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Album review

Teasing Lulu

Oh, we DO like to pigeon hole our music, don’t we? So – is ‘Black Summer,’ the debut album from Brighton’s Teasing Lulu, punk or is it rock, or is it or maybe even indie-pop? Who cares? What it IS, is a good solid noisy fusion of all those… and some! OK – so it’s not exactly ground breaking and innovative, but who says music must meet these criteria to qualify it as enjoyable?

Teasing Lulu are principally Lucy on lead vocals and guitar, and Louisa on bass and backing vocals. They are supplemented by the presence of Jason on drums. Together they have supported an impressive array of bands including The Dead Kennedys, The Damned, Penetration and The Stranglers. Indeed, legendary Stranglers’ bass guitarist Jean Jacques Burnel it was who produced this album.

It is no surprise then that the bass line is so very prevalent throughout ‘Black Summer.’ The opening track, ‘The Ex-Factor’ starts out with a bass riff and drums sounding not dissimilar to Eddie Cochrane’s, ‘C’Mon Everybody’, which can only be good. However, it soon finds its own identity with a deep, dark, throbbing heavy beat overlaid with Lucy’s guitar and vocals. Previously released as a single, it is one of the strongest tracks on the album and certainly grabs the listener’s attention from the outset.

This is followed by current single, ‘Waste of Time.’ A strong, hooky chorus is preceded by angry thrashing of instruments and harmonised vocals. ‘I’m So Bored’ sounds vaguely familiar – well, a bit more than that. Listen to this track a couple of times and tell me it doesn’t remind you of Kelly Clarkson’s ‘ Since You’ve Been Gone.’ Not all the way through, but certainly in bits of the chorus in particular. Maybe that’s not a ‘cool’ thing to say, but hey – didn’t Ms Clarkson sell shit-loads of records ….. and still does?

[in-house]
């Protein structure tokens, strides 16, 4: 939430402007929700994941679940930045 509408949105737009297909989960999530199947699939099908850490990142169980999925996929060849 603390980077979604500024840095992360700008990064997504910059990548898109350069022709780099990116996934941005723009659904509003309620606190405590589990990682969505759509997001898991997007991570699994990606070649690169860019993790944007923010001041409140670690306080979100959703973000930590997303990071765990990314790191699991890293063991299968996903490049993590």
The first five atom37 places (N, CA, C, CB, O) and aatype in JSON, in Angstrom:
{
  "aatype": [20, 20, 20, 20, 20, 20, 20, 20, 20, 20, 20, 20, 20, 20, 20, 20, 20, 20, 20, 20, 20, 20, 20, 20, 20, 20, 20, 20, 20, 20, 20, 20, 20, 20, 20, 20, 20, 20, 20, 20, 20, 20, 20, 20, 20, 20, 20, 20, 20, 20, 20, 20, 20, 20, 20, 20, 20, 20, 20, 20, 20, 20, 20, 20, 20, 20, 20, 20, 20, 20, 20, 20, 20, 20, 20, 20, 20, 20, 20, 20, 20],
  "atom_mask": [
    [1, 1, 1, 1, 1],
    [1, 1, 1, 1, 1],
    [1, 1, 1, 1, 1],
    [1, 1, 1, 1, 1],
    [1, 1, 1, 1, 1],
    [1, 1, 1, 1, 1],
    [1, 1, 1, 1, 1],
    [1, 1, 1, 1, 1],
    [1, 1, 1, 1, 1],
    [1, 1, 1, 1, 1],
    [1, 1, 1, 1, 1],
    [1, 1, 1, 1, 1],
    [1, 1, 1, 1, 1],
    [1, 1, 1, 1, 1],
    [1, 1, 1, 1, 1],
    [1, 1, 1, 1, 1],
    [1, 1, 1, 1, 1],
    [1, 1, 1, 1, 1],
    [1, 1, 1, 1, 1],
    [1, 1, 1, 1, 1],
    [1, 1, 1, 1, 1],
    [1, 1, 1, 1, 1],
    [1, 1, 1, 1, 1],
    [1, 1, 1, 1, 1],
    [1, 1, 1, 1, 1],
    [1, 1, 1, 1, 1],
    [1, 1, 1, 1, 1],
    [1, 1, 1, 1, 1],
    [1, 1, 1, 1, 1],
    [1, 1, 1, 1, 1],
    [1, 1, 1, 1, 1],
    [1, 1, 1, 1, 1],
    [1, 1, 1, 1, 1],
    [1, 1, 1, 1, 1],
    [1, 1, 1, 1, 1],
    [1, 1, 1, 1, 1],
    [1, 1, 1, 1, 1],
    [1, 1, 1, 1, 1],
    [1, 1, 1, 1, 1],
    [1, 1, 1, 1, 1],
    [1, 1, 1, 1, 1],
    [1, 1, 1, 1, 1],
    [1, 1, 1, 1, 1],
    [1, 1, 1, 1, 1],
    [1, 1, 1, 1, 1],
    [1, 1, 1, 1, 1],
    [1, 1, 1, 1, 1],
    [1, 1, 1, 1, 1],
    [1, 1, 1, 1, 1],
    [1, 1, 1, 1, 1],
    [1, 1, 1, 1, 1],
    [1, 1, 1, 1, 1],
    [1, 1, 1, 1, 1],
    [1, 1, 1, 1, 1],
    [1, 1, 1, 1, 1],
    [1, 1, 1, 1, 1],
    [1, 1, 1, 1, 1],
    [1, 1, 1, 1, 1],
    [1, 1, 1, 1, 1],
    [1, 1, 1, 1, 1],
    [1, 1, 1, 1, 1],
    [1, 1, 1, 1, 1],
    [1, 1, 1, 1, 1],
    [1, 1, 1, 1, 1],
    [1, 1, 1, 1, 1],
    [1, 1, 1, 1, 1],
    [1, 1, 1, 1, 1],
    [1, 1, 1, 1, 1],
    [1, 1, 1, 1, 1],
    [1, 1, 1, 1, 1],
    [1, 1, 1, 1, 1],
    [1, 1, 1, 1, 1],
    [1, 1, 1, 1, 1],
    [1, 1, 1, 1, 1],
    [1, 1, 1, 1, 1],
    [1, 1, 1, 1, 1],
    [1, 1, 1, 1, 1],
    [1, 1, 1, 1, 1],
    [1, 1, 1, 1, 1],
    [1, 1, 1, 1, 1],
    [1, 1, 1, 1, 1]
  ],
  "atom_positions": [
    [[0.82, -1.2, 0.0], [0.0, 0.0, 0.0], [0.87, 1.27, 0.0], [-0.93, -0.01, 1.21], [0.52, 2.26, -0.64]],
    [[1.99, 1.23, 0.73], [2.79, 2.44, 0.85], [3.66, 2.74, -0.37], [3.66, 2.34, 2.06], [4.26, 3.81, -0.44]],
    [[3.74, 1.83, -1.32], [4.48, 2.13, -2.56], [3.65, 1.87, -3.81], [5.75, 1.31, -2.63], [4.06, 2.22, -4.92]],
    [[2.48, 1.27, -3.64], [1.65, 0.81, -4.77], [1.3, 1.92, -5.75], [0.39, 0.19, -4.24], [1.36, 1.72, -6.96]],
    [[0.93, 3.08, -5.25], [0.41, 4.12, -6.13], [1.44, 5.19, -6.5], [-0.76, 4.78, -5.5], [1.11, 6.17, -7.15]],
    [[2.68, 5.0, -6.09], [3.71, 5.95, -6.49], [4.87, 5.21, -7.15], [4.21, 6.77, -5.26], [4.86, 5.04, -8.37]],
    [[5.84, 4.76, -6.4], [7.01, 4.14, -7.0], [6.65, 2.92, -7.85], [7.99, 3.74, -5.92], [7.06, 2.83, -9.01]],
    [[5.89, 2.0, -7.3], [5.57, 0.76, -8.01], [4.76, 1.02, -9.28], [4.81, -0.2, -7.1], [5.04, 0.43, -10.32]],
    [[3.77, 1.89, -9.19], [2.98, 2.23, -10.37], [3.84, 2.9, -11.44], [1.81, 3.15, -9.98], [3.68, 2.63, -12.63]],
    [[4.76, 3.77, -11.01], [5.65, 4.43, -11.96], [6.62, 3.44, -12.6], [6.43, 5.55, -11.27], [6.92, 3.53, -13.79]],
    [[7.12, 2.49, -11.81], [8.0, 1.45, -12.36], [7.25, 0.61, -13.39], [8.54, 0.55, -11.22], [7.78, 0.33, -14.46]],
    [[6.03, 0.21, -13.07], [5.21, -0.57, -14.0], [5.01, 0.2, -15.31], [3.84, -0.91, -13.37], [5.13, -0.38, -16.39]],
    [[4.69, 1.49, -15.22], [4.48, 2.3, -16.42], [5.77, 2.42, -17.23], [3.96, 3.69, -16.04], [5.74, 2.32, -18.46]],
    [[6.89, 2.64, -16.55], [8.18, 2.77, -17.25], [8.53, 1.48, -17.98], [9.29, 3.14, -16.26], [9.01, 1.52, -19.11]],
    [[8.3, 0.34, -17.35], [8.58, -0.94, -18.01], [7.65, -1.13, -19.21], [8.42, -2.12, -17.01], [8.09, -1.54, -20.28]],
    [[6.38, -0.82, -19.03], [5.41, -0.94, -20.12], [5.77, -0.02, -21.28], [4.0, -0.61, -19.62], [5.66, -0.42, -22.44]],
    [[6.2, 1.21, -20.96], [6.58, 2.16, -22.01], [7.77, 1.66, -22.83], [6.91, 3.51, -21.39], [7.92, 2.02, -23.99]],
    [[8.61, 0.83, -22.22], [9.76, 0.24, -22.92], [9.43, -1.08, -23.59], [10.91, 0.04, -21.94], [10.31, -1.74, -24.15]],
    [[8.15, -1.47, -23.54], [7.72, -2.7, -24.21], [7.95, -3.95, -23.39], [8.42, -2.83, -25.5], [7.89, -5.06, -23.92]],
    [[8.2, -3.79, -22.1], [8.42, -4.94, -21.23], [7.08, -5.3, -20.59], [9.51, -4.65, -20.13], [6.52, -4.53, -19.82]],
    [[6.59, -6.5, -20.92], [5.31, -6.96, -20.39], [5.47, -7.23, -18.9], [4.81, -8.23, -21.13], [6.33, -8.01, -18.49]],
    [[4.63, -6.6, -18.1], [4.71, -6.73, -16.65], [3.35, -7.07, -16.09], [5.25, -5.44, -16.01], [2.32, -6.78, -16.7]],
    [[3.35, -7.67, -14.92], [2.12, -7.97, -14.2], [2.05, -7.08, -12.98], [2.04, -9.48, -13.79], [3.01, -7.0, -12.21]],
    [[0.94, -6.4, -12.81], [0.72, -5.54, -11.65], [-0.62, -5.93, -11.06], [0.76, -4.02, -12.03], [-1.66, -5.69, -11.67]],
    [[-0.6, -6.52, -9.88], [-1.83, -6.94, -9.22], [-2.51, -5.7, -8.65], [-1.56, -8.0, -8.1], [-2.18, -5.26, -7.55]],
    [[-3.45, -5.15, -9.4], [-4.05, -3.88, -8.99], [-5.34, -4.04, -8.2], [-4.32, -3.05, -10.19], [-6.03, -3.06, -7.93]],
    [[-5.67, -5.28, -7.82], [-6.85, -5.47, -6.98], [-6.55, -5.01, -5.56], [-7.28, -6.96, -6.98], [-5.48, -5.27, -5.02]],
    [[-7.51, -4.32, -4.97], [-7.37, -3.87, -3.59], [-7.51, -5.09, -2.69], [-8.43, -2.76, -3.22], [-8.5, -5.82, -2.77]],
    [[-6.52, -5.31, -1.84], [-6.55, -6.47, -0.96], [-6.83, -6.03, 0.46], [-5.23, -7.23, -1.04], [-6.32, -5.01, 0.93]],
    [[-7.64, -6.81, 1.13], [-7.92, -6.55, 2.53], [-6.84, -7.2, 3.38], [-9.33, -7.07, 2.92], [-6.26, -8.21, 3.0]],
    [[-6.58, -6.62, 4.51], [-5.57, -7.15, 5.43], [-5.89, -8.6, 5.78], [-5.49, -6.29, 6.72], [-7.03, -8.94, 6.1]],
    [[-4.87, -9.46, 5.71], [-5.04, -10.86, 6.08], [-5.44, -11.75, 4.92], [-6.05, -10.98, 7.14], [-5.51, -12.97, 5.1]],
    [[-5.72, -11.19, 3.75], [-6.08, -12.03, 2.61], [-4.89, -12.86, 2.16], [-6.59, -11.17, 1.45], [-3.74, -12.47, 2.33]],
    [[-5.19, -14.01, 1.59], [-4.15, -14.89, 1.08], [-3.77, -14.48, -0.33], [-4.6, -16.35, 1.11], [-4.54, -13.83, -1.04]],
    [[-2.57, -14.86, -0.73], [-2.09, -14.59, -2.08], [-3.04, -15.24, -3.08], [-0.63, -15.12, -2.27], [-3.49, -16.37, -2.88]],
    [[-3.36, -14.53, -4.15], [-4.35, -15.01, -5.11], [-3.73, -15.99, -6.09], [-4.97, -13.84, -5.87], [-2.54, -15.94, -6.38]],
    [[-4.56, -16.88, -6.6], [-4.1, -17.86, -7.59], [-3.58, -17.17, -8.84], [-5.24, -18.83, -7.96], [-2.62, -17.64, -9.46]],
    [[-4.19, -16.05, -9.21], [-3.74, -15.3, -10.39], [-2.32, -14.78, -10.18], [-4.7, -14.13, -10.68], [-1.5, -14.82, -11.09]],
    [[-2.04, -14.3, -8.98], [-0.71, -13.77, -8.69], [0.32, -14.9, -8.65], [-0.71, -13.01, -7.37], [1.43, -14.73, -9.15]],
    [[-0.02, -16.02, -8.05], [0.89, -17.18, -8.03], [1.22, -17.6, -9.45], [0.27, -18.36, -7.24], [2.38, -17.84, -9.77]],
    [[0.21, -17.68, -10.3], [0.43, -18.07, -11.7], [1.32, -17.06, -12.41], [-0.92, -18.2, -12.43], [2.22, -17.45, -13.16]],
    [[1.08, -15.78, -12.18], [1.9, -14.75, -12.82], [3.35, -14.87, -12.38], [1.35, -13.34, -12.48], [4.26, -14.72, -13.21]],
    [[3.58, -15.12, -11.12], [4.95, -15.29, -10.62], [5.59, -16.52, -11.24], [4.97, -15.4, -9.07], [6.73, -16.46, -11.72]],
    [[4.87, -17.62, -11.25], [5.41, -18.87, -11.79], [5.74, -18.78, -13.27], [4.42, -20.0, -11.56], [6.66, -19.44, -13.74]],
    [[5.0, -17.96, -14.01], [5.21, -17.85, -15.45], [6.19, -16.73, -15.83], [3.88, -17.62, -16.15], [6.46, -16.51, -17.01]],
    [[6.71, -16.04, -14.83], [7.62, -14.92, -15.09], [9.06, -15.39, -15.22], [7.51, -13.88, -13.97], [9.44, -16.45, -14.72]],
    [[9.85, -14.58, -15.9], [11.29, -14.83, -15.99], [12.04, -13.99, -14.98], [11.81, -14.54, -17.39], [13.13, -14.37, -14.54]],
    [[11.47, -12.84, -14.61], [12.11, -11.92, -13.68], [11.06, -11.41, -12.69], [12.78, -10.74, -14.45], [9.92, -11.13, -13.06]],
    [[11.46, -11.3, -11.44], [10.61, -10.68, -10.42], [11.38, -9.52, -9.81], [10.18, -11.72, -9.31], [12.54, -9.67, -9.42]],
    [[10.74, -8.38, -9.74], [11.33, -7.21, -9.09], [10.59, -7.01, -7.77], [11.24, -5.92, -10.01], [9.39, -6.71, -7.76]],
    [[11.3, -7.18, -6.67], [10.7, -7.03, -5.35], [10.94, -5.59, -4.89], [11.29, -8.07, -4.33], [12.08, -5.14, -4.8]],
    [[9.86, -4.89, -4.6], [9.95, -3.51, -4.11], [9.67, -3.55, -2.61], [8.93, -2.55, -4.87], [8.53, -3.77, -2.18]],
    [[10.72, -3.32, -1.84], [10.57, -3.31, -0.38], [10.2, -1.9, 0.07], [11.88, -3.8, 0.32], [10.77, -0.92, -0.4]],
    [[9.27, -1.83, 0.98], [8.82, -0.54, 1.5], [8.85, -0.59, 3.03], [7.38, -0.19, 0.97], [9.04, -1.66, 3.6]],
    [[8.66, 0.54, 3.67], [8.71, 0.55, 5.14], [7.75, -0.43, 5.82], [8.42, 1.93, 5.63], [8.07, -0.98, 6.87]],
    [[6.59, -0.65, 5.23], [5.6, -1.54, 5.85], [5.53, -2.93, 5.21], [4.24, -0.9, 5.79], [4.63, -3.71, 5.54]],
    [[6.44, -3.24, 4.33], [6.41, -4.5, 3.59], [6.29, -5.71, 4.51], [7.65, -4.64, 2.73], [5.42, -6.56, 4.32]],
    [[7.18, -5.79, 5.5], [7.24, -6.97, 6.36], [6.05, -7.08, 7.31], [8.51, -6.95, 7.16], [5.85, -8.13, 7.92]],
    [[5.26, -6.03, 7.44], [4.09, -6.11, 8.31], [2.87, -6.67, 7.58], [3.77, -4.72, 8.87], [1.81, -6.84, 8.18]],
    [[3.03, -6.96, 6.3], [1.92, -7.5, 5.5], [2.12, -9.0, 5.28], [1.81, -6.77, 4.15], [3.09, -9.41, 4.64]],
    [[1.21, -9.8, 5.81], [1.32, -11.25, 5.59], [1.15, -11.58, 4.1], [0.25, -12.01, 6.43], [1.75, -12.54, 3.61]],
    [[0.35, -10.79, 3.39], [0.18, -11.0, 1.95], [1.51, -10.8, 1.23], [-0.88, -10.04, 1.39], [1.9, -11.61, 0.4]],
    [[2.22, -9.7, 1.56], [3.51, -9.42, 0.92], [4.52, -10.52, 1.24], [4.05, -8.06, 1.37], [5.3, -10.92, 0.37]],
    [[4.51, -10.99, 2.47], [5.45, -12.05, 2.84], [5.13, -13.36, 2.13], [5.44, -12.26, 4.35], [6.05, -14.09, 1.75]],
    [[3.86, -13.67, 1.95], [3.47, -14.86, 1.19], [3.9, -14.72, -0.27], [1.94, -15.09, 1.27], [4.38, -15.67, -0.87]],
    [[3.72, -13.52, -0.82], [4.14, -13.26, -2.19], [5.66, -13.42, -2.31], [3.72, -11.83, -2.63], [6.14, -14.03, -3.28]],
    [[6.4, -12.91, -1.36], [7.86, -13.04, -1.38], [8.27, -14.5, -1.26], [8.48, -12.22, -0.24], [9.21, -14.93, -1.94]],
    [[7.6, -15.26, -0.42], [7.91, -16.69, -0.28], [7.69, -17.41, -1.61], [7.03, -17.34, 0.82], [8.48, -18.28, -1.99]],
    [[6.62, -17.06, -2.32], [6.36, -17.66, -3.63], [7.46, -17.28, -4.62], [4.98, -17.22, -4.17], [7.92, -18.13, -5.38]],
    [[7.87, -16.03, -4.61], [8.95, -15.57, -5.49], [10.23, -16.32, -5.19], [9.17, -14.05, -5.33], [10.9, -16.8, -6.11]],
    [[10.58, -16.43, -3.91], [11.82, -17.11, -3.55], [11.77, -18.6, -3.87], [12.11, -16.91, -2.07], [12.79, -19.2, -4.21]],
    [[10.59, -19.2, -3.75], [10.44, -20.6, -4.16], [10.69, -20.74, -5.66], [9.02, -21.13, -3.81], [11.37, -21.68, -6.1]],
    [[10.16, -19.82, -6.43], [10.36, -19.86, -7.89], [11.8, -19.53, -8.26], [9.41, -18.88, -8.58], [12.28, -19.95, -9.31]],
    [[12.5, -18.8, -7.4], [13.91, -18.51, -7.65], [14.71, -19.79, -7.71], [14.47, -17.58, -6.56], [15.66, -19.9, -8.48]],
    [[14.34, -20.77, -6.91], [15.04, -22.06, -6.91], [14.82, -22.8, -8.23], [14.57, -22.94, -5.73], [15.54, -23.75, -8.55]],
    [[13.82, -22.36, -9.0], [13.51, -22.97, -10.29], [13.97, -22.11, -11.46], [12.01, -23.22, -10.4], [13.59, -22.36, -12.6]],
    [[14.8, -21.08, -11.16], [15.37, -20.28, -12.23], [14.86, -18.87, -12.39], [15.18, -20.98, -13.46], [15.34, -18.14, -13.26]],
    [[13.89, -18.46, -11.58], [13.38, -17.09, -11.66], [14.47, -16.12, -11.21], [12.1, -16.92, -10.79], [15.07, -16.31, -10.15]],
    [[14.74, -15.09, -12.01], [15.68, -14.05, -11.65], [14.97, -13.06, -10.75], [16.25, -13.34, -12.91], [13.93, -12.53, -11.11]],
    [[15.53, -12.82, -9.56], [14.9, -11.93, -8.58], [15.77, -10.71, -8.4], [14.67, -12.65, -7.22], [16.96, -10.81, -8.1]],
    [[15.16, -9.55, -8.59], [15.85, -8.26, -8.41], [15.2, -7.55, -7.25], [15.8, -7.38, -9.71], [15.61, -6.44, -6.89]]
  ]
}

The album tends to follow the same ‘safe’ formula throughout – heavy bass, strong concise vocals and harmonies and big guitar riffs. Well, if it works there’s no point in ‘fixing’ it, is there?
Other tracks worthy of note include D.I.H. which is a bit faster paced and more punky in attitude and style, what with the shouted ‘hey, hey’ interspersing the chorus. ‘Loser’ is my personal favourite with the vocals taking on a more threatening tone and the insertion of screams again giving a punk impression, while the guitars and bass are so dark and heavy. An interesting combination!

Unfortunately, the following track – the title track no less – drops the pace right back. This is a quiet, reflective acoustic track with soft vocals. Within the context of the rest of the album this track seems completely out of place. ‘Cat & Mouse,’ (which was also an earlier single) seems to take inspiration from the hey-day of Blondie, which is no bad thing really. ‘Take A Walk’ returns to a more conventional pop-song and possibly the most radio-friendly track on the album. Like ‘Black Summer’ the pace pares back a little, but this time there is more substance back-filling the vocals which this time retain the strength of other tracks but are more mellow and harmonious in nature than the bulk of the rest.

‘Burning Out’ features a bass line and guitar riff similar to The Ruts’ classic hit, ‘Babylon’s Burning’ while the final track alternates between quieter verses and heavier choruses with BIG vocals. This is the longest of the eleven tracks at over four minutes and a strong finish to a pretty enjoyable album.

Put aside all the prejudices of what you are expected to like; forget about having to like certain styles of music in order to gain some ‘cool.’ This album is certainly worthy of your attention.